PUTTING the phrase “best efforts” into contracts does not offer any company a free ticket, legally speaking, and the European Commission is pressing that point in its desperate scramble to secure coronavirus vaccines from AstraZeneca.
AstraZeneca’s Chief Executive Pascal Soriot stunned the EU on Tuesday when he said in an interview with La Repubblica that the company had not promised to deliver more than 100 million vaccines in the first quarter of 2021 but that it merely committed to making “best efforts” to achieve such a supply volume for the bloc.
This phrase gives the Anglo-Swedish pharmaceutical giant some legal cover, but it’s not bulletproof. It simply ups the stakes in any impending battle over proof, in which the main test will be whether AstraZeneca acted diligently in comparison with other vaccine manufacturers.
“The inclusion of a best-efforts obligation is clearly to the advantage of AstraZeneca. It increases the burden on the Commission to prove that the company did not act in a normal, diligent and forward-looking way,” said Sébastien De Rey, a researcher at Leuven University, referring to the prevailing test for best efforts under Belgian law.
What it does not mean is that AstraZeneca has carte blanche to miss targets. “Mr Soriot is obviously not a jurist. To state that ‘it is not a commitment we have to Europe; it’s a best effort’ … is plain nonsense,” said Marcel Fontaine, a law professor at the University of Louvain, in a reference to the CEO’s interview.
Contract law in most continental European countries distinguishes between commitments to make the best efforts and commitments to achieve a predetermined result. A lawyer taking on a case, for instance, cannot guarantee his or her client a favorable outcome, only to do the utmost.
The distinction especially matters when it comes to proof. Parties that need to meet a hard target can only be excused if they can prove there was “force majeure,” or an unforeseeable circumstance. With a best-efforts clause, it is for the other party to establish the objective could not be met.
Inspections by Belgian authorities, at the request of the Commission, at the plant in Seneffe producing AstraZeneca’s vaccine — and where the company said the target was missed — could help Brussels gather more evidence to meet this higher burden of proof.
As the EU-AstraZeneca conflict escalated in recent days, statements from Brussels and the British-Swedish multinational have focused on whether the drastically diminished delivery was part of the normal risk of doing business.
AstraZeneca stressed that its production problems could have been expected because of the exceptional circumstances.
“When you develop a vaccine, usually you do that over five, six years. We did this in a few months … Unfortunately, some manufacturing sites got to the yield [of production needed to meet the delivery objectives] and others didn’t,” Soriot said.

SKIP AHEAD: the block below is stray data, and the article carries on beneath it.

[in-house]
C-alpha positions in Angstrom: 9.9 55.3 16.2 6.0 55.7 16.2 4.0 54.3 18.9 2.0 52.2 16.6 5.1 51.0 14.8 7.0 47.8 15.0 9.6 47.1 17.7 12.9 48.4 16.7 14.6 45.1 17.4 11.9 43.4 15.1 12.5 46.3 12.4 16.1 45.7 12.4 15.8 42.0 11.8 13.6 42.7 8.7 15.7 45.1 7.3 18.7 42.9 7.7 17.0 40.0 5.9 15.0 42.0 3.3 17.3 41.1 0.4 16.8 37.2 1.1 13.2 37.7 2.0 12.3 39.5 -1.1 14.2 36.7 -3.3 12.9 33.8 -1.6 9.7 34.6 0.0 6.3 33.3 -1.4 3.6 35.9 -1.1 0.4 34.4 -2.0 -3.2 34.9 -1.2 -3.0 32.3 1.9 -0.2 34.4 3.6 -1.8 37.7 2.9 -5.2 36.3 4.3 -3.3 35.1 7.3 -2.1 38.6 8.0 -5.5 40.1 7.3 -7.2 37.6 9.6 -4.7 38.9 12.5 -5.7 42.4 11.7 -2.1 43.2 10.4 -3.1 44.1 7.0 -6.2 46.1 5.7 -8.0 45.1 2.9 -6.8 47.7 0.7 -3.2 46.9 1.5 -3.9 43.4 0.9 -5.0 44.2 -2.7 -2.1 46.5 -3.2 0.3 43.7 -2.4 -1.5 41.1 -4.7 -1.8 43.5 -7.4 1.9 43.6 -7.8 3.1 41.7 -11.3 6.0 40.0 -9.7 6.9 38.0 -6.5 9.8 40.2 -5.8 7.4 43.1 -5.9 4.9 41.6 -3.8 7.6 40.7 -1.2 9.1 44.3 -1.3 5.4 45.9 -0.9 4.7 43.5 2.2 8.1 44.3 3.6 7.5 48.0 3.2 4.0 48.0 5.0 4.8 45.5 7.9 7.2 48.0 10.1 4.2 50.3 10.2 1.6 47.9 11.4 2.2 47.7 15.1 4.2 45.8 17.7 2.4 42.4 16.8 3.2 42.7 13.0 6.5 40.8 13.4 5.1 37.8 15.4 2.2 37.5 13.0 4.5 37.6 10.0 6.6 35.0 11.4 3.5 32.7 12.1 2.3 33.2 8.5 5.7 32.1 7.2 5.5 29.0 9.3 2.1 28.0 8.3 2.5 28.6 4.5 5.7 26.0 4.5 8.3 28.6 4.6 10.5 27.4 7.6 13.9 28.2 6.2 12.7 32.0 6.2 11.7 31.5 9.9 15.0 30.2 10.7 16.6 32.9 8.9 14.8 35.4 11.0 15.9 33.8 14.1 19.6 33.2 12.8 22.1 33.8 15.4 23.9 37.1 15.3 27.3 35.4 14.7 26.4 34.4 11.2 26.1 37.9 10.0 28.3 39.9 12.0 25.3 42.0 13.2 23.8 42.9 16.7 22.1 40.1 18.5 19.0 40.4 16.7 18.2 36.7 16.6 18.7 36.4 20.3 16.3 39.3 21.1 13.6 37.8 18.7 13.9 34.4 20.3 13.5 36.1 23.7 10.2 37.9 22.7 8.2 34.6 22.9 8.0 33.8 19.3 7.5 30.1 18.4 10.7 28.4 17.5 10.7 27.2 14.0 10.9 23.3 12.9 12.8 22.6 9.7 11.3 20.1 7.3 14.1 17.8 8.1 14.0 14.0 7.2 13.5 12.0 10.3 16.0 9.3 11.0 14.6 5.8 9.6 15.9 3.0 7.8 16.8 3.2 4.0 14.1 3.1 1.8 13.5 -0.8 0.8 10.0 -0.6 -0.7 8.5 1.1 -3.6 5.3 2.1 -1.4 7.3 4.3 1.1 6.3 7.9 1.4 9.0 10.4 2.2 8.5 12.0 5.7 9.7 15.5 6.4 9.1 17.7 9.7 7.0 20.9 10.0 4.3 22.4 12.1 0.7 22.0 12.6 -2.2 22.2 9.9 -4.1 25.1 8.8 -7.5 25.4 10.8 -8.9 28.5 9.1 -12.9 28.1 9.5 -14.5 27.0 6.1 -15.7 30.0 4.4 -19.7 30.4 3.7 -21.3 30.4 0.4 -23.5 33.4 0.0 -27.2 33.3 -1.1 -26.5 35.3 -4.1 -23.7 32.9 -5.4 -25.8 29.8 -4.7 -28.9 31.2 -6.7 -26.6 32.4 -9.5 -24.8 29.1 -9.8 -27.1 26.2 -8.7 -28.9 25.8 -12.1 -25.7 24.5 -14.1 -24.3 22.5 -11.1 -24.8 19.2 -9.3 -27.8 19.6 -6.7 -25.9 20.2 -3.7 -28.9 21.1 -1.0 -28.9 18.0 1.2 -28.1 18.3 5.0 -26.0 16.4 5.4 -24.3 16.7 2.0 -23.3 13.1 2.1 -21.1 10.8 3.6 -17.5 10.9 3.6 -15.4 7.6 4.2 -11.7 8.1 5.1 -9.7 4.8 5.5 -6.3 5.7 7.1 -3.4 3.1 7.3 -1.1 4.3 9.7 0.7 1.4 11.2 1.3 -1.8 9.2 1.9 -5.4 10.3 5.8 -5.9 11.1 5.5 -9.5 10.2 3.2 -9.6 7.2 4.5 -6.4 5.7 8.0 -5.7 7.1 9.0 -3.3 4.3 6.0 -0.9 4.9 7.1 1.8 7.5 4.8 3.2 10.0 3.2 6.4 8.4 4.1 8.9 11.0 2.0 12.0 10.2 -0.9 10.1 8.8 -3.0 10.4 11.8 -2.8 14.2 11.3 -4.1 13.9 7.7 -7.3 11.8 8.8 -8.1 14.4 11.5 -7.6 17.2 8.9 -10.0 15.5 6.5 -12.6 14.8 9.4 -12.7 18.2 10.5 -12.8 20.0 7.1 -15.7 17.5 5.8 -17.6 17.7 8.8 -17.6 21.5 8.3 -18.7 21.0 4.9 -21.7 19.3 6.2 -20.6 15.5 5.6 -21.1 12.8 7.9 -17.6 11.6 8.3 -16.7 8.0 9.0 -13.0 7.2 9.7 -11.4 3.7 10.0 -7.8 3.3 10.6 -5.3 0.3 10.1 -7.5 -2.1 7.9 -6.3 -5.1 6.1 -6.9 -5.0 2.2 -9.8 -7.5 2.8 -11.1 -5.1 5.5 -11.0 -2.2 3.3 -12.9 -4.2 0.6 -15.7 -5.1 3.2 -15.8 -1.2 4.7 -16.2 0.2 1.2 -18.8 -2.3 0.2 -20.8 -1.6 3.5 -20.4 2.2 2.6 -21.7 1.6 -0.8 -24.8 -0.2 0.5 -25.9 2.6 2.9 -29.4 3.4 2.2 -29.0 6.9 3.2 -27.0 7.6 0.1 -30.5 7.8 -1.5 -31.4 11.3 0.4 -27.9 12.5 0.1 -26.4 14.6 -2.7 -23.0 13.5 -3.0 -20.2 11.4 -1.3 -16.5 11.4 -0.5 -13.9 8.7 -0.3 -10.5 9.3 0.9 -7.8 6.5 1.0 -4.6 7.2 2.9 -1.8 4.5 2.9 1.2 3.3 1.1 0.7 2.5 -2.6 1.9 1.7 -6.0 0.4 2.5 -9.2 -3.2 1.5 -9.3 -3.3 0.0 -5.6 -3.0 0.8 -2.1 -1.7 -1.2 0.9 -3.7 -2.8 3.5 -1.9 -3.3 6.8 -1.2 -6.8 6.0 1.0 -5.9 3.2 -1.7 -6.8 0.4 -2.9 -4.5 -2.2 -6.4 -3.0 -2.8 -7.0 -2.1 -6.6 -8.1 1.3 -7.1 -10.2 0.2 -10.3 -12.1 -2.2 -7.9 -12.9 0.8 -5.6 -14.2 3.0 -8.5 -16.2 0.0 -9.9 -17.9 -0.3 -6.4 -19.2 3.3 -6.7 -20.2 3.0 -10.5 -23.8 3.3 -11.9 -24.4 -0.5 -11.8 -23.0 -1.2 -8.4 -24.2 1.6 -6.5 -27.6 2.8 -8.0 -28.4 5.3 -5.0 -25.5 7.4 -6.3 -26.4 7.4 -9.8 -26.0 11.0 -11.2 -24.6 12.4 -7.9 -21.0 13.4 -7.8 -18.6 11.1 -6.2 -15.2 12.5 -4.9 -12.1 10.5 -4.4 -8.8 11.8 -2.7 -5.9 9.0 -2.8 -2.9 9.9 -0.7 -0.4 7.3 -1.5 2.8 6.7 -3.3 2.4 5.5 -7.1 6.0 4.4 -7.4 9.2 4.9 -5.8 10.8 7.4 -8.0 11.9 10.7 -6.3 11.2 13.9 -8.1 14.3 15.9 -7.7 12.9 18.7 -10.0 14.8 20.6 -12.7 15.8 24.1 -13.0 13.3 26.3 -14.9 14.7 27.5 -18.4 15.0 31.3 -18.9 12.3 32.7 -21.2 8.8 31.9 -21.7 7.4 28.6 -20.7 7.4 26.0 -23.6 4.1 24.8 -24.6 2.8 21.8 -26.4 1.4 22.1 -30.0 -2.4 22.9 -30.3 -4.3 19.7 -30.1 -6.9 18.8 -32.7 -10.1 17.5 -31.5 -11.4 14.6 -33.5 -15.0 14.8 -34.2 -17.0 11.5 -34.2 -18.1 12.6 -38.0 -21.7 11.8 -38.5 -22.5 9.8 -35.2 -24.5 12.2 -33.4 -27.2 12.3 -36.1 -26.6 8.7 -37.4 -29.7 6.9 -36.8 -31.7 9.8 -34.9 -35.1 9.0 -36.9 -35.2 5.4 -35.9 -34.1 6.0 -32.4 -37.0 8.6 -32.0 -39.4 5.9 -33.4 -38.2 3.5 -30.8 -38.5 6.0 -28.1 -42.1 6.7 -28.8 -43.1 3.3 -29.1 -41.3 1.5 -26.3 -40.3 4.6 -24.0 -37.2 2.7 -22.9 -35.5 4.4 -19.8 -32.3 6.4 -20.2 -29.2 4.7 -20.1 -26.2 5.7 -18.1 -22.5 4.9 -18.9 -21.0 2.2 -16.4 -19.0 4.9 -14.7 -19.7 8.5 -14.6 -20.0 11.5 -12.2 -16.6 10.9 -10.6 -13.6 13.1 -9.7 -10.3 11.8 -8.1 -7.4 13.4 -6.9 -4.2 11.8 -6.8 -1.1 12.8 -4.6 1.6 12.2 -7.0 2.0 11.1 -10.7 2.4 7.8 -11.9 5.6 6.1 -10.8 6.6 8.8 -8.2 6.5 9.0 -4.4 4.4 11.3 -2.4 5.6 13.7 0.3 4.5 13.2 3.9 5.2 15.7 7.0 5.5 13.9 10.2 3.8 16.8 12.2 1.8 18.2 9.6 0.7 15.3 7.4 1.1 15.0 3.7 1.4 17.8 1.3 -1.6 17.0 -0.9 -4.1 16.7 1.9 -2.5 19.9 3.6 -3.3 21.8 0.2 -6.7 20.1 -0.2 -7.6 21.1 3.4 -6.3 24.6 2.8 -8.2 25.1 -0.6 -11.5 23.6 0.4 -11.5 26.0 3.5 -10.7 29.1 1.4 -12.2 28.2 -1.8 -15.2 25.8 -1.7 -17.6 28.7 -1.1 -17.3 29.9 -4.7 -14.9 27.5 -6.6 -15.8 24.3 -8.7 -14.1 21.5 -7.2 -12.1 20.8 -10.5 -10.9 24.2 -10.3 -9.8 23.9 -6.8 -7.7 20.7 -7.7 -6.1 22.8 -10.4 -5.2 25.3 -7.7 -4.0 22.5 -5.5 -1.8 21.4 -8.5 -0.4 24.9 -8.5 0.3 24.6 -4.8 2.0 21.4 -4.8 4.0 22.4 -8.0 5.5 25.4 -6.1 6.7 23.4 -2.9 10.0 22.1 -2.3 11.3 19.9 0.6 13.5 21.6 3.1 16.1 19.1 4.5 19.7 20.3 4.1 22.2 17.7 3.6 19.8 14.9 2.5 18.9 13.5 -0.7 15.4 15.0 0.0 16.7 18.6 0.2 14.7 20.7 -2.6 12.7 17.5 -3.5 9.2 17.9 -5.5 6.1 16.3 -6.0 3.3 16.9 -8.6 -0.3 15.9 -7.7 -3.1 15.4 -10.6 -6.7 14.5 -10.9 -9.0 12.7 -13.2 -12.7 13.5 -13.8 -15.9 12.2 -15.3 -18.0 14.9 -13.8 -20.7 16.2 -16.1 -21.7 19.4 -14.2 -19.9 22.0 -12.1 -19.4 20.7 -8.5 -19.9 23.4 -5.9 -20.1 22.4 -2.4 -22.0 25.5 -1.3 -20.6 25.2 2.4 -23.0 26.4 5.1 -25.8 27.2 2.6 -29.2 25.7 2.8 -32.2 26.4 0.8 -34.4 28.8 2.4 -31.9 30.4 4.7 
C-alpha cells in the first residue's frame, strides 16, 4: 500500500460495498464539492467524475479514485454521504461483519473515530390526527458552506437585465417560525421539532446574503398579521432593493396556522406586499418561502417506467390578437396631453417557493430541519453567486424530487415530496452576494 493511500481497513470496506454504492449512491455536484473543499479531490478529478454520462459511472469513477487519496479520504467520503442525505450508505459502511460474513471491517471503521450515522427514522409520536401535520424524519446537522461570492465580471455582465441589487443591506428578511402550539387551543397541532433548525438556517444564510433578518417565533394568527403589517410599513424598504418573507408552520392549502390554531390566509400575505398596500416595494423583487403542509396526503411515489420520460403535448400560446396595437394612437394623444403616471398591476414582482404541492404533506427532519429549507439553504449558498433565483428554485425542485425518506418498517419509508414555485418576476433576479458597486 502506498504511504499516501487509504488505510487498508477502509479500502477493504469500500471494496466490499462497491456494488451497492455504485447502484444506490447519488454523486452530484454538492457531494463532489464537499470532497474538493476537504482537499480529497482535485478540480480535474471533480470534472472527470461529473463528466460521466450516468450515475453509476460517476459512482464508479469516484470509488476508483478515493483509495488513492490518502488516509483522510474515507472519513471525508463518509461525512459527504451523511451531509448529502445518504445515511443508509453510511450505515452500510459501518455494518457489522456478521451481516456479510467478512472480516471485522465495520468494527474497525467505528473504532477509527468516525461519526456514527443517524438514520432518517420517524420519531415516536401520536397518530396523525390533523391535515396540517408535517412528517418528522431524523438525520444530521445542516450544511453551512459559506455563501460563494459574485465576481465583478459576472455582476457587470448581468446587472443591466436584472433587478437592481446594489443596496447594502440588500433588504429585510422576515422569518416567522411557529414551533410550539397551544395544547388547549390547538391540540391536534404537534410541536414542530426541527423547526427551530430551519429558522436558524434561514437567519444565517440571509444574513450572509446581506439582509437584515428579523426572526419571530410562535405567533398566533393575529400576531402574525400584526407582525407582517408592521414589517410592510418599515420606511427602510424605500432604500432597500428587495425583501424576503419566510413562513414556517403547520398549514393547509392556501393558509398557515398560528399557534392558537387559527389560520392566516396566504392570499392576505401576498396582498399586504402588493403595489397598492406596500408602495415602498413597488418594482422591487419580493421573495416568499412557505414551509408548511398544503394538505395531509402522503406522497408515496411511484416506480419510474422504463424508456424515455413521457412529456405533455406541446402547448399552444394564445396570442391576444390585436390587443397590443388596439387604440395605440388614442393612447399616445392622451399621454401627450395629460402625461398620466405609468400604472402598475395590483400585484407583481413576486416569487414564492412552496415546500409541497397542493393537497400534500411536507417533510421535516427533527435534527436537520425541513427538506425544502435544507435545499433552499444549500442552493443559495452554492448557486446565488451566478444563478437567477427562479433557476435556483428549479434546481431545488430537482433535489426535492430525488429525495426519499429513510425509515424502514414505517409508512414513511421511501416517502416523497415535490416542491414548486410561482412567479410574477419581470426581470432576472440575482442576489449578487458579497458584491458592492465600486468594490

But the Commission is putting forward several examples to show that the company’s behavior of is out of line.
The first is about communication. In an early December meeting, AstraZeneca told the Commission that there had been some problems, but that it would still be able to cover most of the delivery, according to an EU official. “Only last Friday (January 22) we discovered a real massive shortfall, that is not acceptable even as a way of communicating,” the official said.
To justify the shortfall, the company refers to production problems in its Belgian plant. But EU Health Commissioner Stella Kyriakides said it should then have made doses available from its three other European plants, two of which are located in the U.K.
“There is no hierarchy of the four production facilities named in the advanced purchase agreement,” Kyriakides said.
The ultimate test to determine whether AstraZeneca breached its contractual obligations will be to compare its approach to that of other vaccine producers. Did Pfizer or Moderna clearly act more diligently, or were they more forward-looking when rolling out their manufacturing?
Here, the EU is benchmarking against Pfizer.
“We have just had another instance of difficulty and the behavior of the company was completely different. They gave us a schedule. They gave us the time that they would recover the quantities. They explained to us also why with great detail, why they were having the problem,” the EU official said.
But any judge who needs to rule over a conflict between the EU and AstraZeneca will look beyond the best-efforts clause to the overall spirit of the purchase agreement.
The EU will want to stress a requirement that AstraZeneca had to produce a certain stock of the vaccine regardless of whether it would get regulatory approval, but that would be available the day it is authorized, the EU official said.
“Of course, no final judgment can be made without reading the actual clause in the contract between the EU and AstraZeneca,” said Fontaine.
Following pressure from members of the European Parliament, and after AstraZeneca unveiled selected parts of the deal, the Commission is now also pushing for full transparency about the document.
In the near term, the Commission is seeking to pile some pressure on Big Pharma through export controls that would force greater accountability over when and where drugs are produced and shipped. Such a mechanism would end some of the opacity that the Commission is complaining about.
And Commissioner Kyriakides herself is giving short shrift to the “best efforts” argument. She argued drugmakers had a “moral, societal and contractual responsibility which they need to uphold.”